Lynda Benglis continues to surprise. In her new exhibition at Cheim & Reid, the venerable artist presents a new set of sculpture where the starting point is a skeleton of chicken wire which she expertly drapes with brilliantly colored hand-made paper into vaguely sexual amorphic shapes that appear both playful and poetic. Without question, Benglis’ work has mellowed out vis-a-vis her earlier radical feminist beginnings. But what has been lost in shock value has been gained in arresting intensity. Perpetually inventive with new materials, shapes and ideas, never conceited, and always true to her feminist roots, Benglis continues to inspire other much younger artists and remains one of America’s most significant living female artists. Through October 22.

It’s hard to put a time stamp onto Jonathan Gardner’s ladies at leisure. They occupy flat interiors that reference Matisse, their expressionless faces remind of Fernand Leger, their improbable body proportions and distorted limbs come via Surrealism, and yet there is something oddly contemporary about them. Neither hair styles, clothes nor their languid presence give a hint. The answer lies in Gardner’s expertly balanced background compositions. His innovative use of patterns and fresh use of color place these women squarely into the present. Ultimately, they could easily be latte-sipping uber-hipsters having a day off from their punishing twenty-four-hour tech jobs. At Casey Kaplan through October 22.

Fuzzy Logic is a technological problem solving approach and works much the same way that humans tackle problems: by considering all available information and making the best possible decision given the input. It is used in a variety of ways from household objects to stock market predictions, from cars to pacemakers or modern cyborgs. Turkish artist Hayal Pozanti has made the merger of technology and humanity the anchor of her practice. In her new show at Rachel Uffner, Pozanti presents a set of sunshade paintings that merge the emotive art of mark making with a subject matter of matching computer parts with emotions, as in for example, “10 Neurochips 8 Chuckles”. In Pozanti’s work technology and humanity are on equal footing, working side by side in an ideal partnership for the betterment of humanity. What could possibly go wrong? Through October 23.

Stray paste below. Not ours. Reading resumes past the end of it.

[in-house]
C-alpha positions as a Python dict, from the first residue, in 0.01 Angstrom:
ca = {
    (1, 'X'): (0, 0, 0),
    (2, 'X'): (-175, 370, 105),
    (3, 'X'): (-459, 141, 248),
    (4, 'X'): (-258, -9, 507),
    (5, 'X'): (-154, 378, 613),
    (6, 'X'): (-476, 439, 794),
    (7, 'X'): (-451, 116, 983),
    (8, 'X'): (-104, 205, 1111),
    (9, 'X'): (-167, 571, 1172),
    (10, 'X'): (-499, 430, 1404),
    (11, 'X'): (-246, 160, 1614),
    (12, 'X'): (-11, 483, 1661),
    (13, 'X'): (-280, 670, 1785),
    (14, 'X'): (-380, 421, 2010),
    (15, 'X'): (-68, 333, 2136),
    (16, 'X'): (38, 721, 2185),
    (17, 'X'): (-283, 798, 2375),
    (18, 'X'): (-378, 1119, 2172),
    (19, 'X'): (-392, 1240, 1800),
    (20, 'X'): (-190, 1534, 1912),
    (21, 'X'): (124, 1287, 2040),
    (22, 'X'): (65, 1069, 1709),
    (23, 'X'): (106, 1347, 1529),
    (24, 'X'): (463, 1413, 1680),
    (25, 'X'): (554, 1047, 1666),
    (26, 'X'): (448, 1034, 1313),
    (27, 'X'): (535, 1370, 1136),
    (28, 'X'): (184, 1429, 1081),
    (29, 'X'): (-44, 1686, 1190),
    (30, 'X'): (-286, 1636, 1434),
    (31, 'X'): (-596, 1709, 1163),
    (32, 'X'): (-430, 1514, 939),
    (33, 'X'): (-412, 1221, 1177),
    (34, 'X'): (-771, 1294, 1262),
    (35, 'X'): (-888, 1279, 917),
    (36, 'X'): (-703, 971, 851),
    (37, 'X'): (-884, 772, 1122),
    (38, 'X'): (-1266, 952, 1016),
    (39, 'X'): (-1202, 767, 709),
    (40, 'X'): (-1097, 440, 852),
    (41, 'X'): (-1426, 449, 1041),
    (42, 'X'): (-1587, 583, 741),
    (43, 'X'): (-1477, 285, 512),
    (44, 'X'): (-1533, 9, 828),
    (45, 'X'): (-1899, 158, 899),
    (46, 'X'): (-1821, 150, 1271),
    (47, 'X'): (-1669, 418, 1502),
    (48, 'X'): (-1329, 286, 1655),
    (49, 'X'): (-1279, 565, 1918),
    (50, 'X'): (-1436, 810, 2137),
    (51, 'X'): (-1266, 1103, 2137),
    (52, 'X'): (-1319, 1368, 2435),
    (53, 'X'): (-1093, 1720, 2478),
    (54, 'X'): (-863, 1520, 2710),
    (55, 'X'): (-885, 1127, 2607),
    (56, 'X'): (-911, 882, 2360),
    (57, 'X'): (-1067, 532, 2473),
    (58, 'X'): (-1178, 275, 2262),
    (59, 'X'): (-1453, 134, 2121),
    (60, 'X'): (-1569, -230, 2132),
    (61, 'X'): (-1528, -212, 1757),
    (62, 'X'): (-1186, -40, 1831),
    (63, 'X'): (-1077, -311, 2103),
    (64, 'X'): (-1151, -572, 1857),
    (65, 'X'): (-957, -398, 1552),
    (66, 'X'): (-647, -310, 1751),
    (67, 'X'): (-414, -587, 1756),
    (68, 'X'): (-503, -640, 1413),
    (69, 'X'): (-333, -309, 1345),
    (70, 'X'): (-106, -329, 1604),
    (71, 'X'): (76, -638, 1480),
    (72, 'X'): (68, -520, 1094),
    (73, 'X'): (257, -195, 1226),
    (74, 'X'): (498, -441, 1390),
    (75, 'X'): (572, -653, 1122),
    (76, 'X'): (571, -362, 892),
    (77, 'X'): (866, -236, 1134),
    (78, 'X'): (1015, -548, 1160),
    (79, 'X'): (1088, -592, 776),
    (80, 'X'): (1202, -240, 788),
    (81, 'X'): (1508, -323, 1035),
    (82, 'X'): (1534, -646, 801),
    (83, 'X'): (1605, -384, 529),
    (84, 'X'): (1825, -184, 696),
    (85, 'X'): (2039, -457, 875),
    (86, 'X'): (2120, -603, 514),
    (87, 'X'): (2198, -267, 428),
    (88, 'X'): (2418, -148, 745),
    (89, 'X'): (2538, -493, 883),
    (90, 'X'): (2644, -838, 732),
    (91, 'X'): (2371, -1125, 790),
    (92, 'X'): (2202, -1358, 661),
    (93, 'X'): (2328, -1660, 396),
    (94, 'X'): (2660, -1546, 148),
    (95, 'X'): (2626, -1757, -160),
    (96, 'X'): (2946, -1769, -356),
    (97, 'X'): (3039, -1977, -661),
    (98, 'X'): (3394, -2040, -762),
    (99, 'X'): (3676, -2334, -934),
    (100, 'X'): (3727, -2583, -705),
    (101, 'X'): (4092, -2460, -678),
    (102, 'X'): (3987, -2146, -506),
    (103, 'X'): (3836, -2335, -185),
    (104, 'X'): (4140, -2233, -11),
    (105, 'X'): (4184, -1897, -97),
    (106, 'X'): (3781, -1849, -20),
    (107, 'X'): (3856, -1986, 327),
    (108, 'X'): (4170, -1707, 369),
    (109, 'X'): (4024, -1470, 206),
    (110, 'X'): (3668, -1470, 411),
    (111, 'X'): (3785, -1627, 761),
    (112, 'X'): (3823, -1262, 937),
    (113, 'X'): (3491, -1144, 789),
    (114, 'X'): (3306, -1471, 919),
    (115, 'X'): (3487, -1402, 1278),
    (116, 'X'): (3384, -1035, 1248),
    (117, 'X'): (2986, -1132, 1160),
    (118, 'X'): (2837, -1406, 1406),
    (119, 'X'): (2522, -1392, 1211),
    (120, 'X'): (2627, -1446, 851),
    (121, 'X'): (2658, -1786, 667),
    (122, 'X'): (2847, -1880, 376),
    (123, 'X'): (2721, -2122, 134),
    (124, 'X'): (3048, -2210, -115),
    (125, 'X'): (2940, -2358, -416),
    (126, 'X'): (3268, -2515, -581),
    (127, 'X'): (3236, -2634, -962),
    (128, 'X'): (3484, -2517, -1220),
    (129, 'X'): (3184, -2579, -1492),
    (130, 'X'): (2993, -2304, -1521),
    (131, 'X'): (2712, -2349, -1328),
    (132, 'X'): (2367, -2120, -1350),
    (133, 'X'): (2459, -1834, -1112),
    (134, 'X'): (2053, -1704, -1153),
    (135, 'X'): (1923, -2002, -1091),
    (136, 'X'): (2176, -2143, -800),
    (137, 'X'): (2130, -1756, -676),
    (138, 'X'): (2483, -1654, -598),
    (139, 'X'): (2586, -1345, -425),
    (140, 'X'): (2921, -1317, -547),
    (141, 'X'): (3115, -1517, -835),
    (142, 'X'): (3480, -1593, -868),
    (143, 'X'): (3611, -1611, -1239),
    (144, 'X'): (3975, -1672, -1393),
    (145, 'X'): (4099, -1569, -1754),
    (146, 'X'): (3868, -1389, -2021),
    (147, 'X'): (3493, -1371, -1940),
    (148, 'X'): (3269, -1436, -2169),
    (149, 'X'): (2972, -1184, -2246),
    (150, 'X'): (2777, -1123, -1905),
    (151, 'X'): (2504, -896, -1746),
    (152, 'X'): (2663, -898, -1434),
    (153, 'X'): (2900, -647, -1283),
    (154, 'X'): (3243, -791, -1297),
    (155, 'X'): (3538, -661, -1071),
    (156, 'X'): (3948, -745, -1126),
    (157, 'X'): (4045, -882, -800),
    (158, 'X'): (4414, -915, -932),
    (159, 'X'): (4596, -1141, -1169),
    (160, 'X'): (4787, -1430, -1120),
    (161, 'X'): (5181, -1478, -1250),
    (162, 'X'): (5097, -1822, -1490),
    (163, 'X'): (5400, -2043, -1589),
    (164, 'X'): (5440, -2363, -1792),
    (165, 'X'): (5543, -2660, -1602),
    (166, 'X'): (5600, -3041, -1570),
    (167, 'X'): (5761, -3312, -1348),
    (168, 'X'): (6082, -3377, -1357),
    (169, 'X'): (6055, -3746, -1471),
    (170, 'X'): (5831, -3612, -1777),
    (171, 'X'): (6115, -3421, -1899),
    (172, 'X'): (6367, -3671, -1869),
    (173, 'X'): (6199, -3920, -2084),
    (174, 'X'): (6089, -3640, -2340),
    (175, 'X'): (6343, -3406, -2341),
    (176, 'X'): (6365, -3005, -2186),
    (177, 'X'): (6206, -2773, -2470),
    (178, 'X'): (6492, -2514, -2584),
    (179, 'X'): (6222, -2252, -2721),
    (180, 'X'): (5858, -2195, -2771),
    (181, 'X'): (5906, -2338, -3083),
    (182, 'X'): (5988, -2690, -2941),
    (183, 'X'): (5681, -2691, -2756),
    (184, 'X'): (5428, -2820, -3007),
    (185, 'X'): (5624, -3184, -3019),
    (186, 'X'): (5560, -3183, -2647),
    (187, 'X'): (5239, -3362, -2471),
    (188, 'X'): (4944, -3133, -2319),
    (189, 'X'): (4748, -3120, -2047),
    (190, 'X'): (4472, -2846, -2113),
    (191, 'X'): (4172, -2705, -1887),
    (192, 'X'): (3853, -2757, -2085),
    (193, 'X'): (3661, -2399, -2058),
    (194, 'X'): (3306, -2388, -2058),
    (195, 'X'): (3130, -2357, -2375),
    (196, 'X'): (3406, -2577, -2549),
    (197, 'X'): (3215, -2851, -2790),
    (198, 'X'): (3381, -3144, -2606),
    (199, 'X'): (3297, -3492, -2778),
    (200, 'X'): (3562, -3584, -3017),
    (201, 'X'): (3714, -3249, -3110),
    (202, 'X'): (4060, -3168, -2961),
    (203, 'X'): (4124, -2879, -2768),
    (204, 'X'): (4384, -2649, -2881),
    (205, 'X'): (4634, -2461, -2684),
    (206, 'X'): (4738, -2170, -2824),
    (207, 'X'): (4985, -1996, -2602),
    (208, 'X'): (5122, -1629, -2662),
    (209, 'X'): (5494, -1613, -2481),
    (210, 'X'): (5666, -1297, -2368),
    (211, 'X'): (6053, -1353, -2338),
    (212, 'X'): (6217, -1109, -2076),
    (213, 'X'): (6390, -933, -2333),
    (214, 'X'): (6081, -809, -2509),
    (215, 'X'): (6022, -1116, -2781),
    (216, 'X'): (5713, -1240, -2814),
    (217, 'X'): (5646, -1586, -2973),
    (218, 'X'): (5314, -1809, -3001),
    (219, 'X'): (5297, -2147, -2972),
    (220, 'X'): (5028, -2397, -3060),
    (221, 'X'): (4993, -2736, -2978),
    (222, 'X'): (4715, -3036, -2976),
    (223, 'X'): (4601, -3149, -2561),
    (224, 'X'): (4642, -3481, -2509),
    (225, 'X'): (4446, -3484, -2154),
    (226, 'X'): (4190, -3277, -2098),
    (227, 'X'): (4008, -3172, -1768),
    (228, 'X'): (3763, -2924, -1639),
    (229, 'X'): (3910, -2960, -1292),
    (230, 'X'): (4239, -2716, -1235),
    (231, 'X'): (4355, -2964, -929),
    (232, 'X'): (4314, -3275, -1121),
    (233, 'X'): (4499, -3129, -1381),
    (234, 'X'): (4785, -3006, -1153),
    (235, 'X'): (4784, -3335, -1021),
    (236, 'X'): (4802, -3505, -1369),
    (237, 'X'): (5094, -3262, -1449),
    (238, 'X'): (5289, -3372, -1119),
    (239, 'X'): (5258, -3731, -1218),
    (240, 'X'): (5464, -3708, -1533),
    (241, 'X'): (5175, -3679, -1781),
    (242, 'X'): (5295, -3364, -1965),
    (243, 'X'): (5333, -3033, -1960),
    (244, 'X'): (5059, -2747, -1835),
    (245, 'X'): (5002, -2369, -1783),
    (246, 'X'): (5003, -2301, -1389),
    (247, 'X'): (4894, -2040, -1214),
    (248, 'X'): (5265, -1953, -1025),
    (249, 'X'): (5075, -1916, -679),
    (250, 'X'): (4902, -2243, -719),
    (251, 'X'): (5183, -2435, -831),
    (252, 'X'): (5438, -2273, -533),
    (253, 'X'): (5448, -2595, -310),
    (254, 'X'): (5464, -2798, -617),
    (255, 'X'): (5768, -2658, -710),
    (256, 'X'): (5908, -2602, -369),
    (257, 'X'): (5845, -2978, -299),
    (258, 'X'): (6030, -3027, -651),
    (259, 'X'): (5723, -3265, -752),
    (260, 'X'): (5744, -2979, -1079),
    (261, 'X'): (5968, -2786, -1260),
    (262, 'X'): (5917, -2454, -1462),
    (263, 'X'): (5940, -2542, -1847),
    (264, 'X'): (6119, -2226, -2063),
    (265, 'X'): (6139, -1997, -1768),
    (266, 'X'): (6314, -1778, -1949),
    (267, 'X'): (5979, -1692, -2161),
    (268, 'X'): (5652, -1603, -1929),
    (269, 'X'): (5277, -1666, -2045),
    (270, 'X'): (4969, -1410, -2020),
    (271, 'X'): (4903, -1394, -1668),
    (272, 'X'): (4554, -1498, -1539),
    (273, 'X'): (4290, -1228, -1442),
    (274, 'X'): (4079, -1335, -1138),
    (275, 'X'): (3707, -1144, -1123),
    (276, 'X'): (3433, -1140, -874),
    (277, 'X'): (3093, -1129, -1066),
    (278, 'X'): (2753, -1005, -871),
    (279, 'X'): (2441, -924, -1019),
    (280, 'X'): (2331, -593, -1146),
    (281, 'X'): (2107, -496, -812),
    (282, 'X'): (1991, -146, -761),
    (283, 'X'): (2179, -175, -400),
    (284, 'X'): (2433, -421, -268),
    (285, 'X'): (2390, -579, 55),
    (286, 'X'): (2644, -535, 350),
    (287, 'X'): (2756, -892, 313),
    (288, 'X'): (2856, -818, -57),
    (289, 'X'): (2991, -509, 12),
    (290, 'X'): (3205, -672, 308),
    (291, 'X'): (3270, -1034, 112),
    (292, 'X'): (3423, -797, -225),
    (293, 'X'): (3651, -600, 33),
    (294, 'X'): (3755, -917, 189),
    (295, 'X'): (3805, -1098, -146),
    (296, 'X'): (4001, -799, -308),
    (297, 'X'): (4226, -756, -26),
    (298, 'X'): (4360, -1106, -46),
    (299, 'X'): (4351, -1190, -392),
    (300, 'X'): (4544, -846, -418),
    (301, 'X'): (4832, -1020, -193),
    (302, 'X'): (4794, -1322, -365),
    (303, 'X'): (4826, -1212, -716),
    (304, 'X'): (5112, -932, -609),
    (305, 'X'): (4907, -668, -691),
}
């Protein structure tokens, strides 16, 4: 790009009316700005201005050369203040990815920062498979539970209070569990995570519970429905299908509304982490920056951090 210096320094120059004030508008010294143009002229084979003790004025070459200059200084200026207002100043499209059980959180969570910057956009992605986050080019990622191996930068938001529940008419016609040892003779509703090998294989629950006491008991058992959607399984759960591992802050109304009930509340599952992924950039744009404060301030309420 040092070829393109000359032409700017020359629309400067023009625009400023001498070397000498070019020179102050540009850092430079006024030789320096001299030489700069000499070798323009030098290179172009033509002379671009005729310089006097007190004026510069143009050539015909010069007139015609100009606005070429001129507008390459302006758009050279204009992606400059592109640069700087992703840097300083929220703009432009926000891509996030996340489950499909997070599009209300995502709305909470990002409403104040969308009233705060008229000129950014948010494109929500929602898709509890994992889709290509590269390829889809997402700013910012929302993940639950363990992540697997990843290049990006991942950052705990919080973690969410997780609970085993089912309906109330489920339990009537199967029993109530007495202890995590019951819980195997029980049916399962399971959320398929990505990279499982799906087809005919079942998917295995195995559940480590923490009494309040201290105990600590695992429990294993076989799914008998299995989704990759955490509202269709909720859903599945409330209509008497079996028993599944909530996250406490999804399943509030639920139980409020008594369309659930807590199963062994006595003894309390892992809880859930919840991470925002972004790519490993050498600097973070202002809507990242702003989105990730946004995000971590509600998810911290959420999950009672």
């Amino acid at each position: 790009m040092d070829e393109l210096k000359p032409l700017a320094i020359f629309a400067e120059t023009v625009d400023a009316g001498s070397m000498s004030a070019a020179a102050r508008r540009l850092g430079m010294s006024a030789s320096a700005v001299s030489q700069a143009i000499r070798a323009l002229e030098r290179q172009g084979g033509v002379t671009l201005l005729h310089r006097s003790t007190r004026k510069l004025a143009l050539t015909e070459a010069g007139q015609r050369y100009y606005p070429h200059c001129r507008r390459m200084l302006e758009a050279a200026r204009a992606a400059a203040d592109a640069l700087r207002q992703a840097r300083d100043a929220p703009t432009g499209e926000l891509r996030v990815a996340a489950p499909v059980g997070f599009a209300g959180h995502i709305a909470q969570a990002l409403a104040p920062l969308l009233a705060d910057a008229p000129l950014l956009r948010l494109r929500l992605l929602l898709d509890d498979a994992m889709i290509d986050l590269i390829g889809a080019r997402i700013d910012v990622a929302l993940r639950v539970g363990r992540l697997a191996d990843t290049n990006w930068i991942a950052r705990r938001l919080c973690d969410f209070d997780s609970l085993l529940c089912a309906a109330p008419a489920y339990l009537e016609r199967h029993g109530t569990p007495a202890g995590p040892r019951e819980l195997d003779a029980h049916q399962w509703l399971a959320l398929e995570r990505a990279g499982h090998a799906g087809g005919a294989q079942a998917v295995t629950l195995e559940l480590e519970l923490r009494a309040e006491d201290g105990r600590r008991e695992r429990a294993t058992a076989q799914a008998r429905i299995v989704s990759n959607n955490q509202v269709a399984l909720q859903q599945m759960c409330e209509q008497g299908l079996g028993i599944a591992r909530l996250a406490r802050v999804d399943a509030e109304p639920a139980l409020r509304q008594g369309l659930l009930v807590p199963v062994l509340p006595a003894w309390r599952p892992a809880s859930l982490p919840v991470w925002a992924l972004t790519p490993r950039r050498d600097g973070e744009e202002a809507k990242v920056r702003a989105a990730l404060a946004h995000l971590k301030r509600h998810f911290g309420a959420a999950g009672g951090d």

There is something very domestic about Jonas Wood’s practice. Whether it is his subject matter of interiors, lush greenery and family members or his unaffected flattened cut out painting style, Wood’s sense of color and layering of patterns recalls Henry Matisse who once remarked that painting should have “a soothing, calming influence on the mind, rather like a good armchair”. A new body of work currently on view at Anton Kern of mostly portraits of his friends and family members and their pets brackets this statement beautifully. Through October 22.

A novel kind of social interaction experiment between viewer, artwork and artist is being tested at Dominique Levy Gallery in New York. Brazilian-born artist Karin Schneider introduces the exhibition through a “Situational Diagram” based on several constructive principles such as Negation as in Ad Reinhardt’s black paintings, Extraction as in Henry Matisse’s cutouts, or Splitting as in Barnett Newman’s zip paintings. Visitors are asked to linger to perceive the various ways in which the configuration of the works negotiate formal, moral and aesthetic concerns. Collectors need to take a leap of faith as the sixteen monochrome paintings on the 2nd floor come with an interesting caveat: the works are subject to alteration by another (unknown) artist at any time after purchase. The show is accompanied by a series of poetry readings and public programs. Through October 20.

Welcome to the gym from hell! Gladstone Gallery is re-visiting Matthew Barney’s break-out exhibition “Facility of Decline” from 1991 with the familiar sexual fetishist exercise equipment cast in polyethylene, petroleum jelly, sucrose, and tapioca. Barney’s critically acclaimed videos “Radical Drill” and “Blind Perenium”, shown on high-mounted small TV-projectors masquerading as surveillance cameras, give a taste of what’s to come in form of his brilliant “Cremaster” series. Two key sculptures of the exhibition “Transsexualis”, housed in a private gym room that looks and feels like a meat locker and “Repressia” a wrestling mat in flesh color, frame this seminal exhibition that examines masculinity, sexual fetishes, gender ambiguousness, the malleability of sculpture and the value of the aesthetic object. Through October 22.

WordPress Image Lightbox Plugin